Arvid Carlsson life and biography

Arvid Carlsson picture, image, poster

Arvid Carlsson biography

Date of birth : 1923-01-25
Date of death : -
Birthplace : Uppsala, Sweden
Nationality : Swedish
Category : Science and Technology
Last modified : 2011-09-20
Credited as : scientist, Parkinson's disease, Nobel Prize in Psychology or Medicine

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Arvid Carlsson is a Swedish scientist who is best known for his work with the neurotransmitter dopamine and its effects in Parkinson's disease. For his work on dopamine, Carlsson was awarded the Nobel Prize in Physiology or Medicine in 2000, along with co-recipients Eric Kandel and Paul Greengard.

Prior to Arvid Carlsson's work, dopamine was believed to work only indirectly, by stimulating brain cells to form another neurotransmitter, noradrenaline. Carlsson showed that dopamine is itself a neurotransmitter, leading to the development of levodopa (L-Dopa), a drug now widely prescribed for patients suffering from Parkinson's disease. He shared the 2000 Nobel Prize in Medicine with Paul Greengard, who conducted related research independently, and with Eric R. Kandel, who studied the molecular basis of learning and memory.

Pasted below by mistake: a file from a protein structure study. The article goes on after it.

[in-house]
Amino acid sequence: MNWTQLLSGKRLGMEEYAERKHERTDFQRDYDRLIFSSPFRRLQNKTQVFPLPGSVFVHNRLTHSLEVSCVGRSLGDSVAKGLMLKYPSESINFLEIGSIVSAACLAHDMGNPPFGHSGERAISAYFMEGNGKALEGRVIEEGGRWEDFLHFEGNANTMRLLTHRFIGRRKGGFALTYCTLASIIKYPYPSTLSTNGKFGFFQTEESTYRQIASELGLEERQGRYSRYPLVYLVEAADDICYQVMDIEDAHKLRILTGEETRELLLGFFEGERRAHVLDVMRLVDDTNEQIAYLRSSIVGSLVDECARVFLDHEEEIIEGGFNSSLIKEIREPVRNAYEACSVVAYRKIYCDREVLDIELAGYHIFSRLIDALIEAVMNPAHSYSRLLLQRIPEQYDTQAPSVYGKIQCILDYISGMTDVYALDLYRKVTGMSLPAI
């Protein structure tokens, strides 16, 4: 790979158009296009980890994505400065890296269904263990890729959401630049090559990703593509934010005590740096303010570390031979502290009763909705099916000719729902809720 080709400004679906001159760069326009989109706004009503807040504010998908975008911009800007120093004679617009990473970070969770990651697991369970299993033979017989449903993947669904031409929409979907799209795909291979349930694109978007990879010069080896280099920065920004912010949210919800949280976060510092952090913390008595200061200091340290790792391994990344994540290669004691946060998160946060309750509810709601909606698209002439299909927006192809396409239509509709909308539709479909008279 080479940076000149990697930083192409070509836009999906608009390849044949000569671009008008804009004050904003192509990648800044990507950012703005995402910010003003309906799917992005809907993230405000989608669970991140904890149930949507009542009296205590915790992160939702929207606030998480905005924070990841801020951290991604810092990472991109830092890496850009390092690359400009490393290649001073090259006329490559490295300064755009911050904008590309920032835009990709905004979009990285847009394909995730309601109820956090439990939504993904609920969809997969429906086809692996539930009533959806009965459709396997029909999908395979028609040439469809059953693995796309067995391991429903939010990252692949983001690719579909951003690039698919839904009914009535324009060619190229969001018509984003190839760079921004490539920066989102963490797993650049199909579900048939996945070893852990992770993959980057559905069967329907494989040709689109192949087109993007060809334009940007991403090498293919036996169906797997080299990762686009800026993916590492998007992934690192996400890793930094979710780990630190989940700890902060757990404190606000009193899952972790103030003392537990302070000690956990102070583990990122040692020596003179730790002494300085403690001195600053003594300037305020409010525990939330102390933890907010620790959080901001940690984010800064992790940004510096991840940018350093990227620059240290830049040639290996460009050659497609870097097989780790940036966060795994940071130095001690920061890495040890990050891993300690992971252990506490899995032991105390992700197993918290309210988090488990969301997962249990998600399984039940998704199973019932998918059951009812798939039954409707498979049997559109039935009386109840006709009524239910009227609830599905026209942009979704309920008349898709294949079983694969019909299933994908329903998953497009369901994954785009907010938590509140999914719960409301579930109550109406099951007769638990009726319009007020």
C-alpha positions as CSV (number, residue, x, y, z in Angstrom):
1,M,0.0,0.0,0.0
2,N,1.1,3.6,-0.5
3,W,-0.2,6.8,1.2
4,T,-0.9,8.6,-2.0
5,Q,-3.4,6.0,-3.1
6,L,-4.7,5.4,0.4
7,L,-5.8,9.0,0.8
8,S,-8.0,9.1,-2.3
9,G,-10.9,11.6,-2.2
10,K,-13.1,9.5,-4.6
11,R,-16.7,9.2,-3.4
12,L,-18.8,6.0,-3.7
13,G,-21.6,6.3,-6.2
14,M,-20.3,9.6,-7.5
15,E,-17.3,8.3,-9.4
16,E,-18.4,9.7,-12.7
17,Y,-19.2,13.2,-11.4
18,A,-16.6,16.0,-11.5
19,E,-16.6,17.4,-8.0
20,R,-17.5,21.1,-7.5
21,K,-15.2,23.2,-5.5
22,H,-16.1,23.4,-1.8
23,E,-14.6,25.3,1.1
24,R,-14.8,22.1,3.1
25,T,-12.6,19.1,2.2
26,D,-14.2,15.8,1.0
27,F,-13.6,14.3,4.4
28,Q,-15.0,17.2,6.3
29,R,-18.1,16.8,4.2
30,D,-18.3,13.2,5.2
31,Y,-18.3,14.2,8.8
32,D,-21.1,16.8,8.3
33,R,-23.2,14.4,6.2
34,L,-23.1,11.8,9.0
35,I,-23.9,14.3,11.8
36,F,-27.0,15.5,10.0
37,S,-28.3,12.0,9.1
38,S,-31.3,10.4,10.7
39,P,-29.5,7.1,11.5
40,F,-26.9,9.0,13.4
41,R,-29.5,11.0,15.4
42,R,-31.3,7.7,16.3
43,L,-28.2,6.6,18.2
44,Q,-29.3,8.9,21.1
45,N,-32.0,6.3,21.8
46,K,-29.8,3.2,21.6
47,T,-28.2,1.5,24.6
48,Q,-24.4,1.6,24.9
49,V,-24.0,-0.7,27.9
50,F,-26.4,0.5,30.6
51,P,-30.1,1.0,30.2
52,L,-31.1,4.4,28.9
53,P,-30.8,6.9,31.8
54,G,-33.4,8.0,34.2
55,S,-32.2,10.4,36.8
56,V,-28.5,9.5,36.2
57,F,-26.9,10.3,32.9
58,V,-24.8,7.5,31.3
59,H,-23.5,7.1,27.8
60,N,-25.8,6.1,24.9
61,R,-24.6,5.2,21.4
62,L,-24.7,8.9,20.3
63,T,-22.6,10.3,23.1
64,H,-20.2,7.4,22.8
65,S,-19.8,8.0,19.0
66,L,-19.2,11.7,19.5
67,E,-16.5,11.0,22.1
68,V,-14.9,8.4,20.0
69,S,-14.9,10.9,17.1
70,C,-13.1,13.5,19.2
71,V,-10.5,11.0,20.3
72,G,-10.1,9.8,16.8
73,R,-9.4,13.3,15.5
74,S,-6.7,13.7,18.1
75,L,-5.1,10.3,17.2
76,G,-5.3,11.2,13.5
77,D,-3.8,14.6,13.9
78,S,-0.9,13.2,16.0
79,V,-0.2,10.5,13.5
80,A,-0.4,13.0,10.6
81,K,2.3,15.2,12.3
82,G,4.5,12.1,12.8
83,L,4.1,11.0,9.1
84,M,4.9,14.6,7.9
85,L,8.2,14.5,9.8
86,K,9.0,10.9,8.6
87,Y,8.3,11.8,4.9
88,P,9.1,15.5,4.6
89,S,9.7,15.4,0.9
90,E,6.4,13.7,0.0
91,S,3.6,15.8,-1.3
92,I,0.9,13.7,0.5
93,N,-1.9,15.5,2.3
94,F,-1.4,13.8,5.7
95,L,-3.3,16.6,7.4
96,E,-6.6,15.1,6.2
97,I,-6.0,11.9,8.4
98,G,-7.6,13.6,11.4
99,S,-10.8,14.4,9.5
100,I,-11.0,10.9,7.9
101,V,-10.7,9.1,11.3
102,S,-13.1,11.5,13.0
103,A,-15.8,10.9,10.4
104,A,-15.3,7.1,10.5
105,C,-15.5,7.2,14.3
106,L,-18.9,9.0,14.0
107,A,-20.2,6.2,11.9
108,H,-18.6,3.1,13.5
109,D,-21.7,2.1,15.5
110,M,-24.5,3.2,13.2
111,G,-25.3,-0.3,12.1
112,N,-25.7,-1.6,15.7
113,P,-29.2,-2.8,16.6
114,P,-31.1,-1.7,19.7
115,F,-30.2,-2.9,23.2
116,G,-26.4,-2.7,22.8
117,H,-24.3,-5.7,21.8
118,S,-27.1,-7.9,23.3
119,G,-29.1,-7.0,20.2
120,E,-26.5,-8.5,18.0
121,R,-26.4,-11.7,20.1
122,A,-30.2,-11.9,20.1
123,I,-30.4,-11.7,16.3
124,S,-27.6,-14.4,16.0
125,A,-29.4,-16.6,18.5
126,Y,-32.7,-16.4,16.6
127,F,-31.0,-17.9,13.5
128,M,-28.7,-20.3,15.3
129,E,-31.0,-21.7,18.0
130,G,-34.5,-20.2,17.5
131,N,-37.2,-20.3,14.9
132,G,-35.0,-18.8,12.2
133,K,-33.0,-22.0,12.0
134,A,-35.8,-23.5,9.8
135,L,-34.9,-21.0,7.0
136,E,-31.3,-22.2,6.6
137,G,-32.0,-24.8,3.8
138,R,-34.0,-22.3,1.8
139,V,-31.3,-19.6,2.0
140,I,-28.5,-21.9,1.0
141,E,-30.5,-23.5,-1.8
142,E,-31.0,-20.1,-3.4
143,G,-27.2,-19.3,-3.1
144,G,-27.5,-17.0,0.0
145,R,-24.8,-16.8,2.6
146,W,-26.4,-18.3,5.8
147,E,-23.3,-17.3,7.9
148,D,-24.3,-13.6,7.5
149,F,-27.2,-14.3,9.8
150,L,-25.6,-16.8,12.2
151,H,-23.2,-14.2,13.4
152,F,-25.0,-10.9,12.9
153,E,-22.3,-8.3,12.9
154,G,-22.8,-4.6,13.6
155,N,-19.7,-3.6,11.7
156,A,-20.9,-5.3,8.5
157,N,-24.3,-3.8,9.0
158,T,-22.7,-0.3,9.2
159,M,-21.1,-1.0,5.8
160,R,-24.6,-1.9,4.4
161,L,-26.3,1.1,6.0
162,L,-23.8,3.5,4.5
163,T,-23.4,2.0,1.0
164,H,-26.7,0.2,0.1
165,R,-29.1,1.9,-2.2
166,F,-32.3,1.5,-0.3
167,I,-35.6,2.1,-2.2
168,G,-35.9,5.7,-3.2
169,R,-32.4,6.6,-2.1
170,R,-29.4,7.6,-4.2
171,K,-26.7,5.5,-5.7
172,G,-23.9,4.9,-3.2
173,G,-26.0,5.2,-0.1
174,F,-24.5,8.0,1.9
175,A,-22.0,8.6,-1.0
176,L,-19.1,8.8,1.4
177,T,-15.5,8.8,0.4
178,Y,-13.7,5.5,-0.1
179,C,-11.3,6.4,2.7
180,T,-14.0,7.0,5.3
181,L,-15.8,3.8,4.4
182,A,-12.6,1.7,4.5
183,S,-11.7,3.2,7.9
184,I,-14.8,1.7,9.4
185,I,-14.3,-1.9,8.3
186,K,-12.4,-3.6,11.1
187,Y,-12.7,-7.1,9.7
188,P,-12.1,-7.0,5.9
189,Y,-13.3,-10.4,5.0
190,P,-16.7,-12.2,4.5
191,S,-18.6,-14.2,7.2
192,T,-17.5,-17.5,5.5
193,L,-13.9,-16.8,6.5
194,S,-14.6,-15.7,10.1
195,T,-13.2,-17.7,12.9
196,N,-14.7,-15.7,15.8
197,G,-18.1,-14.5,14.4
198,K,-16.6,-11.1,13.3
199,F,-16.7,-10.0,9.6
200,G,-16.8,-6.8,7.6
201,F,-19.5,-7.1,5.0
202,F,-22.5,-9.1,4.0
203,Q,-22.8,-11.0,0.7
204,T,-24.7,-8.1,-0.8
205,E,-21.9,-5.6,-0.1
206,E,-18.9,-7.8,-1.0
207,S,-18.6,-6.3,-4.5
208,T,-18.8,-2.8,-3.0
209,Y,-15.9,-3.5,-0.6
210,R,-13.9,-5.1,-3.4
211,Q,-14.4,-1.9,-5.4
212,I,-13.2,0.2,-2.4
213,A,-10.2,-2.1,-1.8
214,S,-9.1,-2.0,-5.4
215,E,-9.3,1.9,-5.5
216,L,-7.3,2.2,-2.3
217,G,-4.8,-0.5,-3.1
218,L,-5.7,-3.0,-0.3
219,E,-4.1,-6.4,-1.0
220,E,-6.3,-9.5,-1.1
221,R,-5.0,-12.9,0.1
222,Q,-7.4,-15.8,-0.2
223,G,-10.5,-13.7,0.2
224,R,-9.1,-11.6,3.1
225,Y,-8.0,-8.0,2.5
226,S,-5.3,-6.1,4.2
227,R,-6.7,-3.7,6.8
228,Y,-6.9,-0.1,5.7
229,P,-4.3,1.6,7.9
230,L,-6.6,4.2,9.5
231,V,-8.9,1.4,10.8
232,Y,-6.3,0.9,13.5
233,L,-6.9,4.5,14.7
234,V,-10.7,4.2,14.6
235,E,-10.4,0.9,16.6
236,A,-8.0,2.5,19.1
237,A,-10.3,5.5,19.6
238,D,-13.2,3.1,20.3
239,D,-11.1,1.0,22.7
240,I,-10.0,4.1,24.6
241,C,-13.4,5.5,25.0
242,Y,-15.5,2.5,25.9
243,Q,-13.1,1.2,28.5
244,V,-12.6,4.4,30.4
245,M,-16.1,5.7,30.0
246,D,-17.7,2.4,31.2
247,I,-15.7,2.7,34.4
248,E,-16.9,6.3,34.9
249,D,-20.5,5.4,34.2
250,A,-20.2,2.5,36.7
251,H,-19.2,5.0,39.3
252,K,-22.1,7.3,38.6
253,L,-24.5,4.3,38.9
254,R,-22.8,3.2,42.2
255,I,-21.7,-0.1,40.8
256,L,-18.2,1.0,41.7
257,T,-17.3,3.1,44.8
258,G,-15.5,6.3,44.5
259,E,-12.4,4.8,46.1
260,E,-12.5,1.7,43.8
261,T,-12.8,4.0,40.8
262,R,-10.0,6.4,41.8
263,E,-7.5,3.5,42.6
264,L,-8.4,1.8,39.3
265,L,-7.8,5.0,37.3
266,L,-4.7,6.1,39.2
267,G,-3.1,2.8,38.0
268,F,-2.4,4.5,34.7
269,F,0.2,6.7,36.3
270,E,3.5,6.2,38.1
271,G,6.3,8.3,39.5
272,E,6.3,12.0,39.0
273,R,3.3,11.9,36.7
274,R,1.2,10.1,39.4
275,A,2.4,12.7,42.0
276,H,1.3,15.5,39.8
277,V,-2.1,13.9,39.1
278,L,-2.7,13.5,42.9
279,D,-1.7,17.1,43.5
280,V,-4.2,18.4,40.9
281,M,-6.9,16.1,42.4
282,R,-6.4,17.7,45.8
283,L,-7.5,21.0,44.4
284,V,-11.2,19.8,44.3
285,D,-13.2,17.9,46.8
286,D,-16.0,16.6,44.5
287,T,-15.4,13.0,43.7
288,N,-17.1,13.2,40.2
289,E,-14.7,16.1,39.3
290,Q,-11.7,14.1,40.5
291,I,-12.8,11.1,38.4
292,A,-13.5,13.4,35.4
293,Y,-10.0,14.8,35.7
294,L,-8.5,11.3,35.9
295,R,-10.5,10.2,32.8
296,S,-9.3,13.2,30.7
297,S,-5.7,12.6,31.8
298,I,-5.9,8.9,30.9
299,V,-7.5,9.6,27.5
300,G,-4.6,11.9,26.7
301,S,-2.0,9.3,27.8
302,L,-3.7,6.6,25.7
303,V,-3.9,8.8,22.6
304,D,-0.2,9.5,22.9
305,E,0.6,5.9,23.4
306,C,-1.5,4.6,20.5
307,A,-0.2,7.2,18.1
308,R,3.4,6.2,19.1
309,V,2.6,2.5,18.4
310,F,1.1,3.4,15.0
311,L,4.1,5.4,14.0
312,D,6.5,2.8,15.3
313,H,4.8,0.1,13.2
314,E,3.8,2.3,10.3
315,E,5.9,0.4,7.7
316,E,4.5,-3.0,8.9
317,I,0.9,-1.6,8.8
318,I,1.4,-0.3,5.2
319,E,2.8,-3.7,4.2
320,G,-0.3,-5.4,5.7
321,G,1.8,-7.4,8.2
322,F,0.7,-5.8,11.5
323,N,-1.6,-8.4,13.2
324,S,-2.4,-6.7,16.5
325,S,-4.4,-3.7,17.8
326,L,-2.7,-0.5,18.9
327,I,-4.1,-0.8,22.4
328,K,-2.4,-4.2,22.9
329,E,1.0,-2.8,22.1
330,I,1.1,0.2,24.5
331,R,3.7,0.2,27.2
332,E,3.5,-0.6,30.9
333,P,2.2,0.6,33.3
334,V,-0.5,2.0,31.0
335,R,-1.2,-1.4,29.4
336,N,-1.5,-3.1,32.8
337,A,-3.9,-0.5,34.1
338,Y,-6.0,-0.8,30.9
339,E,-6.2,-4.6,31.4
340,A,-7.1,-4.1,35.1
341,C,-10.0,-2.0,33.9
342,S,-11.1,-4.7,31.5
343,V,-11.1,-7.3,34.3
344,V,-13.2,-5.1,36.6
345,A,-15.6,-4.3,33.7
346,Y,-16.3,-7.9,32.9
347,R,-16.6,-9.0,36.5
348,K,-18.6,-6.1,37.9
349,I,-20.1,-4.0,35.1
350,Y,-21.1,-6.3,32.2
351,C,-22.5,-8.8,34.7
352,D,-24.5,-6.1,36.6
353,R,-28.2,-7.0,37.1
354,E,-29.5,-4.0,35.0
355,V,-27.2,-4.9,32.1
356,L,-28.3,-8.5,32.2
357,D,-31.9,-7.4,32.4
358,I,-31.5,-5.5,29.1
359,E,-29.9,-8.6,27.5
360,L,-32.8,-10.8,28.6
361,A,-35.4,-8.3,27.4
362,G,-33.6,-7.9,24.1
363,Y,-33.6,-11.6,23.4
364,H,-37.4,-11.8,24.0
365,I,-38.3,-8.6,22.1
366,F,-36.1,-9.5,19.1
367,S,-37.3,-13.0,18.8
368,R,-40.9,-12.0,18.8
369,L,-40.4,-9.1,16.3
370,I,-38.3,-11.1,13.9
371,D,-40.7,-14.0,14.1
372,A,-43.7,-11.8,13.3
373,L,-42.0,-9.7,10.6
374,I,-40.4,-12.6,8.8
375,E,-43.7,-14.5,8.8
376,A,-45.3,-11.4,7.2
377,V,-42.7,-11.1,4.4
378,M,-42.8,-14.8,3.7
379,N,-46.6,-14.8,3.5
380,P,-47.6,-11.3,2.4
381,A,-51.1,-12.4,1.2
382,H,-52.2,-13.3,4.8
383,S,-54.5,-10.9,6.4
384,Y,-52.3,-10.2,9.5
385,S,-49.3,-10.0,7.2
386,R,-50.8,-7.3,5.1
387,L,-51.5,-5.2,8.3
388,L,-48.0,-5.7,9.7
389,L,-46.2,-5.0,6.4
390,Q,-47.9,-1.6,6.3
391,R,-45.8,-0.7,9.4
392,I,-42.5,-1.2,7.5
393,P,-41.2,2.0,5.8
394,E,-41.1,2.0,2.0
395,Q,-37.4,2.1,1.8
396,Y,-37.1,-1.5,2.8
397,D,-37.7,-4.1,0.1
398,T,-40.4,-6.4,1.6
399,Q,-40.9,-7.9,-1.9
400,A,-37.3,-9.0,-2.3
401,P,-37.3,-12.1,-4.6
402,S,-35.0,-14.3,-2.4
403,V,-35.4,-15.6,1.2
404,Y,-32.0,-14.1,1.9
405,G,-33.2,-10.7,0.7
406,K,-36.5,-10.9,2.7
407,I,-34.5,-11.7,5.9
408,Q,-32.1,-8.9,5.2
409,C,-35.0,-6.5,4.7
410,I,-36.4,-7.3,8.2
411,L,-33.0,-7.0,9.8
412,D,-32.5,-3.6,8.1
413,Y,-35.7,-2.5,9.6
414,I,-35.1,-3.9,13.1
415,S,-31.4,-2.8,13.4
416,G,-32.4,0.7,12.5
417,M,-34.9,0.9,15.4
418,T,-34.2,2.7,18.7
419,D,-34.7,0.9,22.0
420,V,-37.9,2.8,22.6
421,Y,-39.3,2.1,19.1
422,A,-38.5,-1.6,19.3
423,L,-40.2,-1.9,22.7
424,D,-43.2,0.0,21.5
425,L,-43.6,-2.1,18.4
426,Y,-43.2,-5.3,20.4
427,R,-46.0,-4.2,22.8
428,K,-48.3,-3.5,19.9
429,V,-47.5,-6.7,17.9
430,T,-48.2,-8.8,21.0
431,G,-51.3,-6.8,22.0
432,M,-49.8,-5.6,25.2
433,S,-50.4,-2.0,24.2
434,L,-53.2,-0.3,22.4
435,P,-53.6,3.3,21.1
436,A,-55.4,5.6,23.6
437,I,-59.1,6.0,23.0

Concerned about the toxicity of fluoride, Carlsson is an outspoken opponent of the practice, common in most developed nations, of adding fluoride to drinking water to improve dental health.

Carlsson developed a method for measuring the amount of dopamine in brain tissues. He found that dopamine levels in the basal ganglia, a brain area important for movement, were particularly high. He then showed that giving animals the drug reserpine caused a decrease in dopamine levels and a loss of movement control. These effects were similar to the symptoms of Parkinson's disease. By administering to these animals L-Dopa, which is the precursor of dopamine, he could alleviate the symptoms. These findings led other doctors to try using L-Dopa on patients with Parkinson's disease, and found it to alleviate some of the symptoms in the early stages of the disease. L-Dopa is still the basis for most commonly used means of treating Parkinson's disease.

Awards:

Wolf Prize in Medicine 1979
Japan Prize 1994
Nobel Prize for Medicine 2000 (with Paul Greengard and Eric R. Kandel)
National Academy of Sciences

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